During his State of the Union address, US President Barack Obama signed an executive order that will allow the his government to share its intelligence on potential cyber threats with private firms.

Obama cyber security cispa
Obama signed the cyber secuirty order following his State of the Union address in Washington. (Credit: Reuters)

The Improving Critical Infrastructure Cyber Security order aims to protect infrastructure and utilities providers. Speaking during his State of the Union address, President Obama said: "America must face the rapidly growing threat from cyber-attacks."

"We know hackers steal people's identities and infiltrate private email. We know foreign countries and companies swipe our corporate secrets. Now our enemies are also seeking the ability to sabotage our power grid, our financial institutions, and our air traffic control systems. We cannot look back years from now and wonder why we did nothing in the face of real threats to our security and our economy," said President Obama.

The new executive order builds on the Defense Industrial Base Cybersecurity Activities program introduced in May last year, which allows private firms with contracts with the Department of Defense to voluntarily share cyber information with the government, and the Enhanced Cyber Security program which enourages businesses to report malicious cyber threats to the Department of Defense.

As well as allowing the government to share its information on cyber threats outside of the defence sector, the new executive order also places the National Institute of Standards and Technology (NIST) in charge of creating framework for private firm's cyber security measures.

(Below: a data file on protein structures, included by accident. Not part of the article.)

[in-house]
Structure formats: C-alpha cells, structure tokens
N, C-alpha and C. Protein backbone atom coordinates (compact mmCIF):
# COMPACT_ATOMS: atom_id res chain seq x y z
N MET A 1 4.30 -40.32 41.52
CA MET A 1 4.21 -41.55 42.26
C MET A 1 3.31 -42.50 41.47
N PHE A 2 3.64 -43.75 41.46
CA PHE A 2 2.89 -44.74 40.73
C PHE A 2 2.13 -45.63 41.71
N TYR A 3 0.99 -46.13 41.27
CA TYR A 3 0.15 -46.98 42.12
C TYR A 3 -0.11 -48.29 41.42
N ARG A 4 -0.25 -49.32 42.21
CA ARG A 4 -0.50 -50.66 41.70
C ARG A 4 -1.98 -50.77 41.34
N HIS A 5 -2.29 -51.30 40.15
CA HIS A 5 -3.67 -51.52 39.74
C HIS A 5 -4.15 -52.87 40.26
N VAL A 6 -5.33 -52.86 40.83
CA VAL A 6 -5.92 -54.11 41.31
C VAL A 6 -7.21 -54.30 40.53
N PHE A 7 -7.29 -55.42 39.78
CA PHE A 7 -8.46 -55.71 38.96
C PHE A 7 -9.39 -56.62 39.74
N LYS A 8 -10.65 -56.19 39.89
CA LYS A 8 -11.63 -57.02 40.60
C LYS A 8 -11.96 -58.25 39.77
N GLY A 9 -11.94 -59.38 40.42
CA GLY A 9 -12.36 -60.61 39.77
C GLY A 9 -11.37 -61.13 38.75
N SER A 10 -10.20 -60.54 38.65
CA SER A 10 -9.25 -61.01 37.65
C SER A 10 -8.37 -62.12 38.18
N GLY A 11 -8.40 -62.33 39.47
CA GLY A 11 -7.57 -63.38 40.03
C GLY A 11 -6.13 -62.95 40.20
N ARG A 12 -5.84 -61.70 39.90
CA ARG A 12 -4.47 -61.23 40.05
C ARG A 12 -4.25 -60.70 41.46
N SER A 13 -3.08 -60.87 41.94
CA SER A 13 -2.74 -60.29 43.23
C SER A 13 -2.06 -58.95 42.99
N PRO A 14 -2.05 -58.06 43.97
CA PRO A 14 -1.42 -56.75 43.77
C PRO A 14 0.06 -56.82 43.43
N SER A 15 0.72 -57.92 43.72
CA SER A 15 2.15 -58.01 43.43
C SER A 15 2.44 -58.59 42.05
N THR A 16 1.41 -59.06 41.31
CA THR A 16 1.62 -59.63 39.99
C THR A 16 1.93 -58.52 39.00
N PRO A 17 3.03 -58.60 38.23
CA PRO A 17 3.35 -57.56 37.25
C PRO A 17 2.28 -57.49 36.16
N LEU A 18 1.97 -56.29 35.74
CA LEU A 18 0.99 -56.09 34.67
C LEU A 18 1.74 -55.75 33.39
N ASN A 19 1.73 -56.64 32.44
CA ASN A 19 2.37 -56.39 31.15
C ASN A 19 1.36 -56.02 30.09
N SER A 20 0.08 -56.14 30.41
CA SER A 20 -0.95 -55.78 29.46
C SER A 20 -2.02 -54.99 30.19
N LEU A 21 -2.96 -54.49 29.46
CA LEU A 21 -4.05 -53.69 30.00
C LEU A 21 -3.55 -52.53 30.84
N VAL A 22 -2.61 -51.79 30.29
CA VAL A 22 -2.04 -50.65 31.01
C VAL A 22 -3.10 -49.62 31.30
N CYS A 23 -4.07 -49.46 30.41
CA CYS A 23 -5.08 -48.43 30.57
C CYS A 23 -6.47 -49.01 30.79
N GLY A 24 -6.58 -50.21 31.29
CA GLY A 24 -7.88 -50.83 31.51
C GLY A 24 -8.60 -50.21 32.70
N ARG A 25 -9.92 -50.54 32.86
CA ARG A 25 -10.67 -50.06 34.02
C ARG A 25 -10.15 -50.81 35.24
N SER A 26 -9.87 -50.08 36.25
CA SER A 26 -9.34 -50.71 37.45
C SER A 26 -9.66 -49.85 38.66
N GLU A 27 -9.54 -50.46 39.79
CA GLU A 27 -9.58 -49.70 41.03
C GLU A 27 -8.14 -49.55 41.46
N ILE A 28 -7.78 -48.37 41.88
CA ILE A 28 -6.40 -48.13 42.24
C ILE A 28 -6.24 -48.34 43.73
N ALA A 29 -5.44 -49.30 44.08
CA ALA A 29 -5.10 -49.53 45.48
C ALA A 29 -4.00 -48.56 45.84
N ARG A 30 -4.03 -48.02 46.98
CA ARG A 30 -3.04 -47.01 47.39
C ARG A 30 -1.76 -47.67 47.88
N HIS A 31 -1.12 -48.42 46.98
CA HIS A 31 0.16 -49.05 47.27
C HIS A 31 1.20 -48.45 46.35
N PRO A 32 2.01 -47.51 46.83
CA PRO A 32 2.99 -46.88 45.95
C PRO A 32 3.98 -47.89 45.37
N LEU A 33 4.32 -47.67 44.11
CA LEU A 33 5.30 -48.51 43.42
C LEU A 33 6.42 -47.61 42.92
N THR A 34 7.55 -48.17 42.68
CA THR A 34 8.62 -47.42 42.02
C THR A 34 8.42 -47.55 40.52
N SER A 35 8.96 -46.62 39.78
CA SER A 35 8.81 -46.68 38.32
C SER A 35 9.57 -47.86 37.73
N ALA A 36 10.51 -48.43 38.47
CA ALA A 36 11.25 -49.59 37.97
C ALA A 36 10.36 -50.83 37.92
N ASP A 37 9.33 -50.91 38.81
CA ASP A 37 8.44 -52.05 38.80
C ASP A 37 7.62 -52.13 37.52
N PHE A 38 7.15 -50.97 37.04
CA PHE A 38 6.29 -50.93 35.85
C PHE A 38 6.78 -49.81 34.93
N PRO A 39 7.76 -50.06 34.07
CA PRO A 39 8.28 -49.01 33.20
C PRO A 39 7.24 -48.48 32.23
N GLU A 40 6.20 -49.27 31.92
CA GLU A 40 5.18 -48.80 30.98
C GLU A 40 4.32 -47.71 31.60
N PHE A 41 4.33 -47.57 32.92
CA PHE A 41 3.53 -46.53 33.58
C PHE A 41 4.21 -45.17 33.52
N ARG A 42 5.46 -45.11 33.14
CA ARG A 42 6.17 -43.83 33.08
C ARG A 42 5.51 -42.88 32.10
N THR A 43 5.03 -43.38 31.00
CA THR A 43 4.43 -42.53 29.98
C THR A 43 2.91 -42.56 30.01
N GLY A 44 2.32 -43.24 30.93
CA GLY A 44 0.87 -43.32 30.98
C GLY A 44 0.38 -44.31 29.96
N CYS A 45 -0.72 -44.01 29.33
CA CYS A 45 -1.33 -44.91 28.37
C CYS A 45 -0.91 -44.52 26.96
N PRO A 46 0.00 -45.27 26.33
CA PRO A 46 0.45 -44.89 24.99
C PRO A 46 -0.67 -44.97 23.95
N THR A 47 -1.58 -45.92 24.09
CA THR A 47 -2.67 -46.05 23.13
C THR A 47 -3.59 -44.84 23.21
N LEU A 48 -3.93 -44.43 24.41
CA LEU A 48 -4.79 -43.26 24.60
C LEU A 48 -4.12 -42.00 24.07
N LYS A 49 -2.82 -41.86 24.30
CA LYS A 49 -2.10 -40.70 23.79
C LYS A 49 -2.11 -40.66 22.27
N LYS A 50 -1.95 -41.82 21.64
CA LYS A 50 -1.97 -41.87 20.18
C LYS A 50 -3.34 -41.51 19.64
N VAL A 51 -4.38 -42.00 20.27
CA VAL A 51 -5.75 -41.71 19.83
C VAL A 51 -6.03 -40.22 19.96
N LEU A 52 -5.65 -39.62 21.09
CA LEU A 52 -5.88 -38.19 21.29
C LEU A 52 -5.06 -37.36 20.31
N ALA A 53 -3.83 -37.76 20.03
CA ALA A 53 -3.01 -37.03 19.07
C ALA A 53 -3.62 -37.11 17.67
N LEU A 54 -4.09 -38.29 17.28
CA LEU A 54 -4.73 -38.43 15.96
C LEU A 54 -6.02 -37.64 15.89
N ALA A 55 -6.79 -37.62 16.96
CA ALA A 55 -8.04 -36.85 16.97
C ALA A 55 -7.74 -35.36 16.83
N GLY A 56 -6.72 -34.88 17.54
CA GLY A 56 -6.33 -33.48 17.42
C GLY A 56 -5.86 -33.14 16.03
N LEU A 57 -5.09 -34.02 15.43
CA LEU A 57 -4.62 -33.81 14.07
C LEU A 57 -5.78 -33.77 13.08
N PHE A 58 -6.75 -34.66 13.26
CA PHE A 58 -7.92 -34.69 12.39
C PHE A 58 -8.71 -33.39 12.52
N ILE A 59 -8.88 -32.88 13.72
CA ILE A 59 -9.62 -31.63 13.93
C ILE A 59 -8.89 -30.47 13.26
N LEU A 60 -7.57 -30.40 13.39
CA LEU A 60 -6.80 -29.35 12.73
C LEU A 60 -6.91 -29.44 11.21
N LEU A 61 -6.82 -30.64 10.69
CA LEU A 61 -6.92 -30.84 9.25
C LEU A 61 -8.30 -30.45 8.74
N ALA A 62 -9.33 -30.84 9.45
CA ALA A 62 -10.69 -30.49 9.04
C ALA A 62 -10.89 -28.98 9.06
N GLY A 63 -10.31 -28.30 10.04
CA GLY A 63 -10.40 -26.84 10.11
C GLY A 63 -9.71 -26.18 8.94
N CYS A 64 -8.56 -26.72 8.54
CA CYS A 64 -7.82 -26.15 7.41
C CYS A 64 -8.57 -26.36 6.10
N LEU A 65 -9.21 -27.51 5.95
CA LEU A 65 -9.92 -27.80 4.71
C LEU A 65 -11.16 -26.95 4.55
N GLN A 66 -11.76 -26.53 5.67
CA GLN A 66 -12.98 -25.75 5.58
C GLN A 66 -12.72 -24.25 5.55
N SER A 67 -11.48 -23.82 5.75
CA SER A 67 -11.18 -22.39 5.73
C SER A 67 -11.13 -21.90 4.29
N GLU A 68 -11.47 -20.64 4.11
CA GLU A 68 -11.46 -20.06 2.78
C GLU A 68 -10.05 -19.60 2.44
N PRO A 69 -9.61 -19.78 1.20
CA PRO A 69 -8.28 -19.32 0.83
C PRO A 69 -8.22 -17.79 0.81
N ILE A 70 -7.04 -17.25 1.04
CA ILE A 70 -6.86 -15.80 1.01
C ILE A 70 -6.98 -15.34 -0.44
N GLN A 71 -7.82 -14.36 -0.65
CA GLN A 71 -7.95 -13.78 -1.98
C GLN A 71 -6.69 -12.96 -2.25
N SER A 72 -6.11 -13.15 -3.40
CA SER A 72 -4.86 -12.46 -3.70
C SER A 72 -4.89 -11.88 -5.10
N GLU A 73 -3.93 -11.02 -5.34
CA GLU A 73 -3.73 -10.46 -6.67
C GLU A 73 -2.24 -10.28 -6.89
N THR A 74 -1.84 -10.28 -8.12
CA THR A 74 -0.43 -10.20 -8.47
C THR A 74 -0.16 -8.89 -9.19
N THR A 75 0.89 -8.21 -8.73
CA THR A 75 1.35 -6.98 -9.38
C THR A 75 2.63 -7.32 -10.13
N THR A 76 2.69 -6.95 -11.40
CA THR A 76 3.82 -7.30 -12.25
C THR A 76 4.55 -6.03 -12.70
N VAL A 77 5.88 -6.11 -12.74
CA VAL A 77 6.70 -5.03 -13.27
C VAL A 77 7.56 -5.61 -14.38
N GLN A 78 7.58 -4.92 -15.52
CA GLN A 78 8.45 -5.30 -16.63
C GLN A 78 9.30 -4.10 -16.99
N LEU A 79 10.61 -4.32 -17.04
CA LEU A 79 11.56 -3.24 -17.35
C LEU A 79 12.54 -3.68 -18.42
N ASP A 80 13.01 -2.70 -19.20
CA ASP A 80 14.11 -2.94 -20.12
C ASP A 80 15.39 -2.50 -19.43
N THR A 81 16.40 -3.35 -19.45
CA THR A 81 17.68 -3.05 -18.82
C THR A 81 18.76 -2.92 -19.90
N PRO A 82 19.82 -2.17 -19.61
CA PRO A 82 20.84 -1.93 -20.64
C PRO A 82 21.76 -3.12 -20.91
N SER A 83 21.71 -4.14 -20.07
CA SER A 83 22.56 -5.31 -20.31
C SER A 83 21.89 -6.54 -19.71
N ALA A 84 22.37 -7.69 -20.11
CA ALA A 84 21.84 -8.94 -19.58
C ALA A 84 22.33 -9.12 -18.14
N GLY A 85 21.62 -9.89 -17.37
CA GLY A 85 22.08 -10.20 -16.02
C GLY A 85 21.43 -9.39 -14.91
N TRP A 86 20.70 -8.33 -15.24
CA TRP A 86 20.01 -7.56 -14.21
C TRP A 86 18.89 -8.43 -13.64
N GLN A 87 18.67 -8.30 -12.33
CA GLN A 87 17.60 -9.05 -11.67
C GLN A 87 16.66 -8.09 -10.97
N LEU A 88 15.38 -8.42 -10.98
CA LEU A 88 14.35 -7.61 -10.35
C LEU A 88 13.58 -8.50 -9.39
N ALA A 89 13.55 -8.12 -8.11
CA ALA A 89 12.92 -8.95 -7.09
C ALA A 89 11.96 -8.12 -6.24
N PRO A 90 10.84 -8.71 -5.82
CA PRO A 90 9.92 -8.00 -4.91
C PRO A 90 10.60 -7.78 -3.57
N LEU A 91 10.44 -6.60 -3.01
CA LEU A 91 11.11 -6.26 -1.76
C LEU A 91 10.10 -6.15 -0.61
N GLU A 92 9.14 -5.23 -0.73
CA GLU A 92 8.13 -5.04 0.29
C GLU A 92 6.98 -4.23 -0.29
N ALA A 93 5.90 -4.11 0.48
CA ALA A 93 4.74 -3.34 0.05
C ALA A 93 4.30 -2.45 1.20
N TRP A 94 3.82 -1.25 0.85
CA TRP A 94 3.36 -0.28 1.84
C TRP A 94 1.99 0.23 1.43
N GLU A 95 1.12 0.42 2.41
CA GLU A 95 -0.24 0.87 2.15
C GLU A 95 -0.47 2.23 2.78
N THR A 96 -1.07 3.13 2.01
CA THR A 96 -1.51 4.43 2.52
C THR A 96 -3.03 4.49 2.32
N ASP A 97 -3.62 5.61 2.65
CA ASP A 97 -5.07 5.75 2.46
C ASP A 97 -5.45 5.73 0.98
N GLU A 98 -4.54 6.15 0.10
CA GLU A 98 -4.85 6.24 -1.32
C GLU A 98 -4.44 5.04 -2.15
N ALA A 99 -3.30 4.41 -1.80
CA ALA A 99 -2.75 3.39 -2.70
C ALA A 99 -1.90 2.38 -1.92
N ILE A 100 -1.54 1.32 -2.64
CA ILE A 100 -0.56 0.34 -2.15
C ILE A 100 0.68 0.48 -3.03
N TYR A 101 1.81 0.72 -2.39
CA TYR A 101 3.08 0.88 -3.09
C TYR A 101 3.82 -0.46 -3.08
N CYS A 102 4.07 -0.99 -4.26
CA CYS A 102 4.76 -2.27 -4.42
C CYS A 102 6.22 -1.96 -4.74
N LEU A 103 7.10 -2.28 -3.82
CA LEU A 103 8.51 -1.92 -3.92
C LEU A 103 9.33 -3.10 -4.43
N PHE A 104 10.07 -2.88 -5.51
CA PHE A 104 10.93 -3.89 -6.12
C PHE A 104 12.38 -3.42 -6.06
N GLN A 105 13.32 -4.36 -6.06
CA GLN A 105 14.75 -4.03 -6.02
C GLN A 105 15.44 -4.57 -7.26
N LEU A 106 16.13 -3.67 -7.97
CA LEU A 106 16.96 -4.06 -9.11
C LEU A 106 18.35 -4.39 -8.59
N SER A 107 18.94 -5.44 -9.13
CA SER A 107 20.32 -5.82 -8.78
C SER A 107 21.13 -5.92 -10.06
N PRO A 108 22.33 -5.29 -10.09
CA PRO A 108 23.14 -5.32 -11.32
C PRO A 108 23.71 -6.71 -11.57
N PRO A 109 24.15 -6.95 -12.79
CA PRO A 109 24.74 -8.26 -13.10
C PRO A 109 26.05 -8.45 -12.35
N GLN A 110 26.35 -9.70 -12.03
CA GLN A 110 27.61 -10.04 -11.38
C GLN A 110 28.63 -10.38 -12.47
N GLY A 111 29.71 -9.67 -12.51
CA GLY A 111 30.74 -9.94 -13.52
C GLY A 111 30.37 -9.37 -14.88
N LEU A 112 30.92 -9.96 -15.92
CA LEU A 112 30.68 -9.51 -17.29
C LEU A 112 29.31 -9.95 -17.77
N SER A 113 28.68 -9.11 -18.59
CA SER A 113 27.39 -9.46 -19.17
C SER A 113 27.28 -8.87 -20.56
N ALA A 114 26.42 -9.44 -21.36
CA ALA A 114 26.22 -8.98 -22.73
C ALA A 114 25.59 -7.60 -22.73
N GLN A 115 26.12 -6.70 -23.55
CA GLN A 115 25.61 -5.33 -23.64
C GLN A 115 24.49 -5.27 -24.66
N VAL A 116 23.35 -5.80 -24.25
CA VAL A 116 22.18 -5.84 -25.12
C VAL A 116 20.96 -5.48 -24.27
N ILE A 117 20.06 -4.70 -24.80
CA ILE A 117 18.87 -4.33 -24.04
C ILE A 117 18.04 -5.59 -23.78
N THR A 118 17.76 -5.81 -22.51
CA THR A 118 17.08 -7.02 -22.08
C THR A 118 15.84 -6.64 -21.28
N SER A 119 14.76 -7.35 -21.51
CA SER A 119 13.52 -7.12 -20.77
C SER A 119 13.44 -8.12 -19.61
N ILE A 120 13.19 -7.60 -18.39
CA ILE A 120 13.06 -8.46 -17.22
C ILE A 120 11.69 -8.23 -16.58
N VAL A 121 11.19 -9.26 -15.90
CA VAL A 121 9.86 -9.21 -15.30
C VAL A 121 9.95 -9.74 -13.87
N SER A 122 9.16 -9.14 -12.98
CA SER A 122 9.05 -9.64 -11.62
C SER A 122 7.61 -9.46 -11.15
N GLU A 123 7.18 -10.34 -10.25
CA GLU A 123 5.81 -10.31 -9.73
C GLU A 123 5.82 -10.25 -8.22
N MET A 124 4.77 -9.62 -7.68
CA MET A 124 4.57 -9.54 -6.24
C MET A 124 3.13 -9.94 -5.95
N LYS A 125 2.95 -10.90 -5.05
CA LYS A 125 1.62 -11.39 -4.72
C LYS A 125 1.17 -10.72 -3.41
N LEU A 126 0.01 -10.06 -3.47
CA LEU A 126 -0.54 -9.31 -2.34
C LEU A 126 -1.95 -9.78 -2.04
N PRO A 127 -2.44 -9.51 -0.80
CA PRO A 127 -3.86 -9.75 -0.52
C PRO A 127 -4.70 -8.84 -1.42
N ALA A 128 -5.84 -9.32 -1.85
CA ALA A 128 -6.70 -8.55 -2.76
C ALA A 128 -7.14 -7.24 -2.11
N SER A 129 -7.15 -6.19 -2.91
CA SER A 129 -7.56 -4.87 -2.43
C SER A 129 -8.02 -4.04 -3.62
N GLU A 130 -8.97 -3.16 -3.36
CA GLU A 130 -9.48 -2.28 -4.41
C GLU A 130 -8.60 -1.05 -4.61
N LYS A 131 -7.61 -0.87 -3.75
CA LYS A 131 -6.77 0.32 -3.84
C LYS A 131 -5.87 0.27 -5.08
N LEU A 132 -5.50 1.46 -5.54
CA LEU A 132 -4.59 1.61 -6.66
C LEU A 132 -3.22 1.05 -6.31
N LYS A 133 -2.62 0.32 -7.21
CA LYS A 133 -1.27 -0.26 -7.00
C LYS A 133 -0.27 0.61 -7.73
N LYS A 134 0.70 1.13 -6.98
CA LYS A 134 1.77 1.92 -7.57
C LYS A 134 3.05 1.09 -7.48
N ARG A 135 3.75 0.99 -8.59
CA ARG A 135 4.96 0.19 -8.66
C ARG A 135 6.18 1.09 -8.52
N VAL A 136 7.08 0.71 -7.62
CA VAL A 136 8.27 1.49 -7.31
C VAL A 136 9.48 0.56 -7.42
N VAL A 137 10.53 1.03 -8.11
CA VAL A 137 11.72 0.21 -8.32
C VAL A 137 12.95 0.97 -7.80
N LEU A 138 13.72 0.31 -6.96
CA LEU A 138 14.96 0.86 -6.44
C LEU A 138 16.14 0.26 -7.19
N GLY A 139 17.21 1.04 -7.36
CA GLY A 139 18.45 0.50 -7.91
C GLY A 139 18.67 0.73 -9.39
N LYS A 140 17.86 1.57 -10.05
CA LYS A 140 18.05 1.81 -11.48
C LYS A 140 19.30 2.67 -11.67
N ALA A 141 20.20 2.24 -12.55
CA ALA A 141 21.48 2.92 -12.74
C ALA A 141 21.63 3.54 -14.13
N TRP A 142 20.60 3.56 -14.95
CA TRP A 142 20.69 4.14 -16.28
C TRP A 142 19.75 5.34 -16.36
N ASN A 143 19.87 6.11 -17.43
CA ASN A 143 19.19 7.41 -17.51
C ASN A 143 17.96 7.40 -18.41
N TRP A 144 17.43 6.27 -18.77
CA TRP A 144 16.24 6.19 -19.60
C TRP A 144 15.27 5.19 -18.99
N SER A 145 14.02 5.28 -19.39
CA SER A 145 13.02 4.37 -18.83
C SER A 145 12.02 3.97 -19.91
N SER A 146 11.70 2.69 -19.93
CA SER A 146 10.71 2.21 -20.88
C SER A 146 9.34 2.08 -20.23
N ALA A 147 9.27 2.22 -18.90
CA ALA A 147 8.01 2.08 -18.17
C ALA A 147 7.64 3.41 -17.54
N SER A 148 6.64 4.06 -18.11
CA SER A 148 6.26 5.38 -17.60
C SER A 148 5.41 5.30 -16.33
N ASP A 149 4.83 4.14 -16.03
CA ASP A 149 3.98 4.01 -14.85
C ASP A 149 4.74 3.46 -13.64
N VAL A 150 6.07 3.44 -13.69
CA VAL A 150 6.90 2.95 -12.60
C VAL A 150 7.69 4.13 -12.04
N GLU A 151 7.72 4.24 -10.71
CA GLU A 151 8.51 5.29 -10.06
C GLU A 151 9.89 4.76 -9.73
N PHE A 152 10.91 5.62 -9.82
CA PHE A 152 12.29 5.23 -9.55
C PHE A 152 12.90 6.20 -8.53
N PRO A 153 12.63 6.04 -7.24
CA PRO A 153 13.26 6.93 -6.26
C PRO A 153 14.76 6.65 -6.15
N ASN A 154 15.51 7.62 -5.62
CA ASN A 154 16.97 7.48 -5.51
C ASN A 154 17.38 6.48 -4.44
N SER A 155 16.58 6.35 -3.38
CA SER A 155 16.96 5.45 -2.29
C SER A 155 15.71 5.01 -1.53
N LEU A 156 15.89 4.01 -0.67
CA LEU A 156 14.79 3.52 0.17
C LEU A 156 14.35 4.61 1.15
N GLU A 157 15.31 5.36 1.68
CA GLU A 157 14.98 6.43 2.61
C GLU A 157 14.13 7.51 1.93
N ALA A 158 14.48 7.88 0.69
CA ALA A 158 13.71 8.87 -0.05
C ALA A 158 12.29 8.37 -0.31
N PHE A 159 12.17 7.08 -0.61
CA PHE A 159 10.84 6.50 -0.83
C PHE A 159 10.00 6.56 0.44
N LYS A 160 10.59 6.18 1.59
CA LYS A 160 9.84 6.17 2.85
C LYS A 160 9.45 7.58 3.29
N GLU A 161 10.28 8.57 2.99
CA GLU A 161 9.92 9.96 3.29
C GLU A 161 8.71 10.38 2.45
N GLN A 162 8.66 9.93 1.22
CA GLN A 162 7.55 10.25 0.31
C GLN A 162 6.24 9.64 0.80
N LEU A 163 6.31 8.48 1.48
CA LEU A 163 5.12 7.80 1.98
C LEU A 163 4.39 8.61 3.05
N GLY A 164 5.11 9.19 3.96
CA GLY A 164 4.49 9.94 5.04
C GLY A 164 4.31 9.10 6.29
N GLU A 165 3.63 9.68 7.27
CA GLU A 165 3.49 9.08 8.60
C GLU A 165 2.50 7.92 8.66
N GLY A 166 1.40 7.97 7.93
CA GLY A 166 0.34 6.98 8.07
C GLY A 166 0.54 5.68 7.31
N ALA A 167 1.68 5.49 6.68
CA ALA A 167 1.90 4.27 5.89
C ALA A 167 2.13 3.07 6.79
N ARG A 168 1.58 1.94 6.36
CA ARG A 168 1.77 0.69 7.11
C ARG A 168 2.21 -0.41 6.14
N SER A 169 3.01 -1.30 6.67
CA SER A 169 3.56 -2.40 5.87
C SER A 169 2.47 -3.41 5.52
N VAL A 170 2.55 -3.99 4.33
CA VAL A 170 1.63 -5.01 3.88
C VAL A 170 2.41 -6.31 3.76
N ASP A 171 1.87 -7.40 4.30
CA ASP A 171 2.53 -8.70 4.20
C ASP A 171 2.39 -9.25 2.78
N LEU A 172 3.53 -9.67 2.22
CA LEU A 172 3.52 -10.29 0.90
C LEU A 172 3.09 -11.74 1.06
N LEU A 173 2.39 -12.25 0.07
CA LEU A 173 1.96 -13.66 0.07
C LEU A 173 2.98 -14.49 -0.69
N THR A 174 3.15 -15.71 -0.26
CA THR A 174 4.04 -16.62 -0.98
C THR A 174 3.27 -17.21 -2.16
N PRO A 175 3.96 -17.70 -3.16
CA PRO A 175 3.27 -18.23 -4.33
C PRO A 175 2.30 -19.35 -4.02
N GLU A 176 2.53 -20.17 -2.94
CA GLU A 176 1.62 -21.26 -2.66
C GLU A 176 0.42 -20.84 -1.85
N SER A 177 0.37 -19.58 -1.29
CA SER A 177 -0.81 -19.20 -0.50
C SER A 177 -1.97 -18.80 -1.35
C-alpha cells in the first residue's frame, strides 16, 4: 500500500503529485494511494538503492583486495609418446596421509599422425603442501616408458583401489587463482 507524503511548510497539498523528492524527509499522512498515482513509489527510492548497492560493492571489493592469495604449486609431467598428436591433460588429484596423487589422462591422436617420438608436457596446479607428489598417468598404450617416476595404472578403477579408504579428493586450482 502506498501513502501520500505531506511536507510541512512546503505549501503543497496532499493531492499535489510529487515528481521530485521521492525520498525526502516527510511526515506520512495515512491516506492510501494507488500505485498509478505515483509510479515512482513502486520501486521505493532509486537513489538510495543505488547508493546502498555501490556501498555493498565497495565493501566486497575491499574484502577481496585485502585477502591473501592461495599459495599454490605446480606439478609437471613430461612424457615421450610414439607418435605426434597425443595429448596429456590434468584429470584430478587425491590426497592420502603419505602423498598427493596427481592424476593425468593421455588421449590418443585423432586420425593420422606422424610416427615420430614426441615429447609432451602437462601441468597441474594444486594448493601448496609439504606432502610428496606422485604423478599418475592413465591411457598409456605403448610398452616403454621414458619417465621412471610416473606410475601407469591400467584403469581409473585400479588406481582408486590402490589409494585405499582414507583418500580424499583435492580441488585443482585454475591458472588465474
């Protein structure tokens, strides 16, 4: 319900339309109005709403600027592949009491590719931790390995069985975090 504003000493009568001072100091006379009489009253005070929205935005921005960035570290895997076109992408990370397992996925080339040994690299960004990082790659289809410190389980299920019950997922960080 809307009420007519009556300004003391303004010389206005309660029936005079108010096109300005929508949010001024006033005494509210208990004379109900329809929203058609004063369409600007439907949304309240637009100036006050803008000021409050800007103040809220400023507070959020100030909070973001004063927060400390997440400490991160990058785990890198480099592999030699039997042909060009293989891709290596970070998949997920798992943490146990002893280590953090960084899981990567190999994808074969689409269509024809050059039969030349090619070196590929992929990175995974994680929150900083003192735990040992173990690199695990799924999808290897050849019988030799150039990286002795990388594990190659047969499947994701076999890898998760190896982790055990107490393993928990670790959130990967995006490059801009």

"The Cybersecurity Framework shall include a set of standards, methodologies, procedures, and processes that align policy, business, and technological approaches to address cyber risks," explains the order. "The Cybersecurity Framework shall provide a prioritised, flexible, repeatable, performance-based, and cost-effective approach, including information security measures and controls, to help owners and operators of critical infrastructure identify, assess, and manage cyber risk."

CISPA failure

The President's executive order is a response to the Cyber Intelligence Sharing and Protection Act (CISPA) which was introduced to the House of Representatives last April, but did not make it through Congress to become law.

Despite drawing criticism from civil rights and privacy groups, and the US Chamber of Commerce, CISPA is expected to be reintroduced to the House of Representatives later this week. The Improving Critical Infrastructure Cyber Security order and CISPA differ in that CISPA demands private firms share online information with the government, potentially exposing customers private data.

When it was first introduced last year, the White House threatened to veto CISPA, saying in a statement: "The Administration looks forward to continuing to engage with the Congress in a bipartisan, bicameral fashion to enact cybersecurity legislation to address these critical issues. However, for the reasons stated herein, if H.R. 3523 (CISPA) were presented to the President, his senior advisors would recommend that he veto the bill."